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Why Buying Hobart Mixer Attachments Shouldn’t Cost You An Arm and a Leg

Why Buying Hobart Mixer Attachments Shouldn’t Cost You An Arm and a LegAnyone with a Hobart mixer in their restaurant or commercial kitchen will tell you what a great machine it is.  These mixers last a long time despite constant, heavy use, and for many kitchens they are essential to the success of daily operations.  Often the attachments that make your Hobart mixer so indispensable wear out or break long before the machine itself does.

That’s good in the sense that Hobart’s tank-like mixers are a seriously long-term investment that pays off big time in reliability and durability.  But it’s also bad in the sense that Hobart likes to charge an arm and a leg for their mixer attachments.  Dough hooks, mixer bowls, flat beaters, pastry knives, graters/shredders, you name it, if Hobart makes it, they’re going to make you pay for it.

That leaves you with two choices:

1)  Hobble around a limbless freak but have nice, shiny new Hobart brand name attachments on your mixer
2) Forego prosthetics and buy generic attachments

I’m sure you know where Hobart comes down on this issue.  Their attachments are high quality, and cheap knock-offs are likely to break, underperform, and cause you all kinds of problems that will make you wish you had never valued your limbs so much.

It’s true, there are some cheap mixer attachments out there.  But what’s also true is that you can buy high quality, durable mixer attachments that fit any Hobart mixer but do not carry the Hobart name.  These mixer attachments are equal in quality to anything Hobart makes, and they’re also a fraction of the cost.  So no matter what kind of mixer attachment you need, get quality replacements that have everything a Hobart brand name attachment has, except the Hobart name stamped on it.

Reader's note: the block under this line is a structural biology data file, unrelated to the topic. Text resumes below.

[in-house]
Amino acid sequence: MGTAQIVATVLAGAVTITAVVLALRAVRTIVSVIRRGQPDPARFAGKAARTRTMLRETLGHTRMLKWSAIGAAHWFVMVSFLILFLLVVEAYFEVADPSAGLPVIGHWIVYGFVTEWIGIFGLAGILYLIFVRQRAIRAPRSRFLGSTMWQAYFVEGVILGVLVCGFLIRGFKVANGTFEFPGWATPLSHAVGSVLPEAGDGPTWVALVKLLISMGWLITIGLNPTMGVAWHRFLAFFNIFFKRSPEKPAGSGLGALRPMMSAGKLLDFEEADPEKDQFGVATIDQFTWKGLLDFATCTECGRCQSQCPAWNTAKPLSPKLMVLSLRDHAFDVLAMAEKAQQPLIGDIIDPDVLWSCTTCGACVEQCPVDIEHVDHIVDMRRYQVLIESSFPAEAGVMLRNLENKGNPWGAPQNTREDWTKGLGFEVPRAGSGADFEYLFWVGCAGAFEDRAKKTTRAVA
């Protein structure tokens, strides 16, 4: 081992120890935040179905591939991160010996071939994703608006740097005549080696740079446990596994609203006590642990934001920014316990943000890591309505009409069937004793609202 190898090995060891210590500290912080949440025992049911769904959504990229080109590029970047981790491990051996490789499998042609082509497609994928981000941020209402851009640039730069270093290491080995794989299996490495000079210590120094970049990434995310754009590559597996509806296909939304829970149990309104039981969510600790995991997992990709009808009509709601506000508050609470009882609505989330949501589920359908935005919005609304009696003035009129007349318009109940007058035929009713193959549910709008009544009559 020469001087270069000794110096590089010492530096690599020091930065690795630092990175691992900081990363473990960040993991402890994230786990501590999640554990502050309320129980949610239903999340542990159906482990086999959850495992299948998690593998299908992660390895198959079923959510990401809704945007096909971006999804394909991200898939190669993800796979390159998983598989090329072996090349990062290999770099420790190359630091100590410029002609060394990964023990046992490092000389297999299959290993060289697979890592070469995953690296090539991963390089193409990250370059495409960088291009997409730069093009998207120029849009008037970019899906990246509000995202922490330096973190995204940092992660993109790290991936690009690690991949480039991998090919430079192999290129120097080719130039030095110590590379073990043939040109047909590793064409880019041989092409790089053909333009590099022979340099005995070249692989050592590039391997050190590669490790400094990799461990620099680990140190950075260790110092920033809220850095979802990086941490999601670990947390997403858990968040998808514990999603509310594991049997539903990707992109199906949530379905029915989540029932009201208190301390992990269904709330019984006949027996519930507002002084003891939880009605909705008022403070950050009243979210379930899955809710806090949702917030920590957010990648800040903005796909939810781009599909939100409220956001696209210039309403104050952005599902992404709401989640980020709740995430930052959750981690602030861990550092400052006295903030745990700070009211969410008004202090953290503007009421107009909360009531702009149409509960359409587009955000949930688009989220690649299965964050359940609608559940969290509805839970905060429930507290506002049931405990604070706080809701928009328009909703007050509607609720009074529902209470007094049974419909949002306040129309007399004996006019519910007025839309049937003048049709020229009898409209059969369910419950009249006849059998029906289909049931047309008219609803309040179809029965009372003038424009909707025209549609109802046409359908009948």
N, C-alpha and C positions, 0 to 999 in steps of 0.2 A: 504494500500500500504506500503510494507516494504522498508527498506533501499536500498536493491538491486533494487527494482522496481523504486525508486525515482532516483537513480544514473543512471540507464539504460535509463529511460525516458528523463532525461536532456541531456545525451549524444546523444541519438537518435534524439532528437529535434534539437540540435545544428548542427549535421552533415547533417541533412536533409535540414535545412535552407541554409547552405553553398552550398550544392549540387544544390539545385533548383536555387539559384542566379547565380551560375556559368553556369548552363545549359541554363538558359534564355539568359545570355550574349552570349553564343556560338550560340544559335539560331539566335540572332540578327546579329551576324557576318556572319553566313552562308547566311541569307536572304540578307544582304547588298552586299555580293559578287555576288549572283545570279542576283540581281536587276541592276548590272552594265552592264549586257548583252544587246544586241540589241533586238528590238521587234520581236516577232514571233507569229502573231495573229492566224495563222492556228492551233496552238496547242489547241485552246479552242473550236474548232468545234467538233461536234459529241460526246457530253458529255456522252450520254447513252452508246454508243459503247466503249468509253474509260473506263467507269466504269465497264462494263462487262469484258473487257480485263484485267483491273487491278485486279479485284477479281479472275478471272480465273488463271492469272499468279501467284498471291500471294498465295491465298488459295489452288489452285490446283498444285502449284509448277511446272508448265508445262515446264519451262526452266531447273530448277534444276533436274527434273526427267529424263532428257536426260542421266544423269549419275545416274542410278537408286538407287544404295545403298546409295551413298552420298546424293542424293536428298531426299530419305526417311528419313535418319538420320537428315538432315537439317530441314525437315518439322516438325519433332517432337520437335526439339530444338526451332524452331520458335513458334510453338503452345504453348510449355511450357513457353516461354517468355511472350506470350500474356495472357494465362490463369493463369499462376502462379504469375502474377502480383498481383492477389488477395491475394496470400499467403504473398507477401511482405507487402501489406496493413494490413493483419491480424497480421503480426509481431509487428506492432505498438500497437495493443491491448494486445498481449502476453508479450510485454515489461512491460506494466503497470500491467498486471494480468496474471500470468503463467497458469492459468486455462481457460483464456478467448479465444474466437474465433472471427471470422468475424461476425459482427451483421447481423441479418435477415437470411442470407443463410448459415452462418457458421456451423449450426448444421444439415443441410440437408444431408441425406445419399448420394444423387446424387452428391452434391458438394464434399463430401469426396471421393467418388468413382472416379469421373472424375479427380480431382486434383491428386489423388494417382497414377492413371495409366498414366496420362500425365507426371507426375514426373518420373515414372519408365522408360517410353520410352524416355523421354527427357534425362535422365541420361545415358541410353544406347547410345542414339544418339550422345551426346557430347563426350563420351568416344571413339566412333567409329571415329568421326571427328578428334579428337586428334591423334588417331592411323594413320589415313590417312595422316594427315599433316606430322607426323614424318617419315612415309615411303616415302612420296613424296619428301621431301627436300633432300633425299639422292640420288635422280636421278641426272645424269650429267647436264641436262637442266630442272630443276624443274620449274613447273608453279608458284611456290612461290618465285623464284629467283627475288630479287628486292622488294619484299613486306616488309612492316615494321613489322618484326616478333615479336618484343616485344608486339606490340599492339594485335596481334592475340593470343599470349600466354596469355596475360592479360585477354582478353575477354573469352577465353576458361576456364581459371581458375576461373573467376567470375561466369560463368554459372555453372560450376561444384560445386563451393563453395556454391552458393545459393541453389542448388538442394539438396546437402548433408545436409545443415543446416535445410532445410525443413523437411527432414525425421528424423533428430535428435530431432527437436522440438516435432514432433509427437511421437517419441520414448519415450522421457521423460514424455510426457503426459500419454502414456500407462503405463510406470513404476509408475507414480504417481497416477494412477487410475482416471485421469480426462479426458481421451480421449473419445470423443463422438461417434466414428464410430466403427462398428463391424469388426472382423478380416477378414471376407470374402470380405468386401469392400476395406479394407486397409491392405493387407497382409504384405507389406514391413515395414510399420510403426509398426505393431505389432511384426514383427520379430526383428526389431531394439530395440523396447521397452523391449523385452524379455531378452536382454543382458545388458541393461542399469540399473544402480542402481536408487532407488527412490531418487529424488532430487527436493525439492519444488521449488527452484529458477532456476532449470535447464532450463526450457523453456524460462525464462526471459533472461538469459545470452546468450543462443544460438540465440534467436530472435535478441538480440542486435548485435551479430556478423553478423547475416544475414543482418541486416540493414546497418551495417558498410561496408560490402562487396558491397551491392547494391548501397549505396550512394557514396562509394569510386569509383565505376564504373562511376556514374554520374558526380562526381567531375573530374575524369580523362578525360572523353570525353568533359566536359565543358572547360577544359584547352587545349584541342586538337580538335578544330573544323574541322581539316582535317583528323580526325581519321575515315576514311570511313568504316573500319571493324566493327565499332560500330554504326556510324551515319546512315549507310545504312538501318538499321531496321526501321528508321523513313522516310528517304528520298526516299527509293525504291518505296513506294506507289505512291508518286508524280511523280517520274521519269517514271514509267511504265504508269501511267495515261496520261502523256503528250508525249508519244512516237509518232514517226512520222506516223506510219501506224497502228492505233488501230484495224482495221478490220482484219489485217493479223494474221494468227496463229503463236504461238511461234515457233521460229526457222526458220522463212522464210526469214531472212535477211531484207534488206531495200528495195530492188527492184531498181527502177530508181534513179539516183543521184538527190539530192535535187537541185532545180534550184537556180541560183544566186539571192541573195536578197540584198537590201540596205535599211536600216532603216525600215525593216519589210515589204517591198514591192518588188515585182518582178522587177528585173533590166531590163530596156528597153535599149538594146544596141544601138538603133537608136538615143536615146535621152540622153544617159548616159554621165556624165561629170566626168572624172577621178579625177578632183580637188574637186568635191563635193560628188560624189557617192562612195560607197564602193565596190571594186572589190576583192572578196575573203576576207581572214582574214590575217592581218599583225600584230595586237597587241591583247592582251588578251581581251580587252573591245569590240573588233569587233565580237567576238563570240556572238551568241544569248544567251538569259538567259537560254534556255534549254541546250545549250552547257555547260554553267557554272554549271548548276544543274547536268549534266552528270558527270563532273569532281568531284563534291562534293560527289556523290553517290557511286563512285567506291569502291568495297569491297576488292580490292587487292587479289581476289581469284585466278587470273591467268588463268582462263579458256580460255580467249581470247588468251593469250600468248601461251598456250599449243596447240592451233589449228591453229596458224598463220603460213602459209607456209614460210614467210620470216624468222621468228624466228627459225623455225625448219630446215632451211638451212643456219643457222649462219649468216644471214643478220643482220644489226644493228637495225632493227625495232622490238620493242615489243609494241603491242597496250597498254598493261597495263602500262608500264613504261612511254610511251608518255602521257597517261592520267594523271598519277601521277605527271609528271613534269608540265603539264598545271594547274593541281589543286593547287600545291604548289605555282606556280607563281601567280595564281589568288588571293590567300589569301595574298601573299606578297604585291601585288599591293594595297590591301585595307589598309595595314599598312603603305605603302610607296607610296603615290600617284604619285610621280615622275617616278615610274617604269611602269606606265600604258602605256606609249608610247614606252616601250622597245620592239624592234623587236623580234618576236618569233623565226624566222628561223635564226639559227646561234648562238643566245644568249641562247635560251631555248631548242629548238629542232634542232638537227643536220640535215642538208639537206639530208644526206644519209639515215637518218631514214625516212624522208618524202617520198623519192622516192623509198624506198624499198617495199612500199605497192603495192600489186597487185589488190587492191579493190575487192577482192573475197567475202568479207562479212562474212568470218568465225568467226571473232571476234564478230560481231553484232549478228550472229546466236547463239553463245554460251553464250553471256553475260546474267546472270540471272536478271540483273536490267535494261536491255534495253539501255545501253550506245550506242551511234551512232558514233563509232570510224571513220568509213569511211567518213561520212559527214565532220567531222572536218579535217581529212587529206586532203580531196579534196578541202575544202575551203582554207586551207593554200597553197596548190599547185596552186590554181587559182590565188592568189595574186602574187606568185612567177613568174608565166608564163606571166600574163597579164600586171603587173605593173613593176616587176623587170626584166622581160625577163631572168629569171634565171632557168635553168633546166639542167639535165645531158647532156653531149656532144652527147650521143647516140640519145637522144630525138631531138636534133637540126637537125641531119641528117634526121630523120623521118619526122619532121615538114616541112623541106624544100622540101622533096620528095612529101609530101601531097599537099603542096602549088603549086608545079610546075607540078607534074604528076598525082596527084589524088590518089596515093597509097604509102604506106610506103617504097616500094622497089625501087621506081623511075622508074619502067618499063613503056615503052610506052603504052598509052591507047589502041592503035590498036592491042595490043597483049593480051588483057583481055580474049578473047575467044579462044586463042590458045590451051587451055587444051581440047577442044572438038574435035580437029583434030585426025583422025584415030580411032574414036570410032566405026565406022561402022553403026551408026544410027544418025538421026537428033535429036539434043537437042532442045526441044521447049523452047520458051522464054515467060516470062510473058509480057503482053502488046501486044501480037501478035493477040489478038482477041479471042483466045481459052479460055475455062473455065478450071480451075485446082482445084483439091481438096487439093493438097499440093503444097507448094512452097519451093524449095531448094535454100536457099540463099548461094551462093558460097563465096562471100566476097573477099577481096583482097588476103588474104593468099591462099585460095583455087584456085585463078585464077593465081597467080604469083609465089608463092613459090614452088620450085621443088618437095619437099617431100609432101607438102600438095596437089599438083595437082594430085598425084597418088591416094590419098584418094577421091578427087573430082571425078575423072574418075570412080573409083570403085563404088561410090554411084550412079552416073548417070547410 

If you are in the market, here’s some key things to keep in mind before you buy:

Determine if your Hobart mixer is a Standard or a Legacy HL model.  Standard Hobart mixers are older models.  The attachments for Standard models slide onto the mixer shaft and twist into place.  Legacy HL mixers are newer models.  The attachments for Legacy HL models slide onto the mixer shaft and lock into place with a pin.  Make sure you buy the right kind of attachment according to the type of Hobart mixer you have!Why Buying Hobart Mixer Attachments Shouldn’t Cost You An Arm and a Leg

Look for shredder/grater attachments with German steel blades.  German steel is hardened, which means the blade lasts longer and cuts sharper than your average steel blade.  Any extra cost is more than made up by how well this blade will cut over the long term.

Keeping your Hobart mixer going with new attachments shouldn’t feel like buying a whole new mixer.  Buying smart by finding high quality generic replacements will save you a lot of dough, and won’t force you to sacrifice any quality (or body parts).

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Restaurant Equipment: 4 Factors For Calculating Total Cost Of Ownership (cont)

There’s always a significant amount of cost involved whenever you buy a new piece of restaurant equipment.  Those costs only continue as that equipment ages in your restaurant – from energy use to repairs, the consequences of new equipment will be around for a long time after you’ve written the check to purchase.

Of course, restaurant equipment makes you money as well.  Without that fryer or reach-in refrigerator or griddle, you wouldn’t be able to prepare your product for your customers.  But understanding the total cost of a piece of equipment over its lifespan has been ignored all too often in the food service industry for years.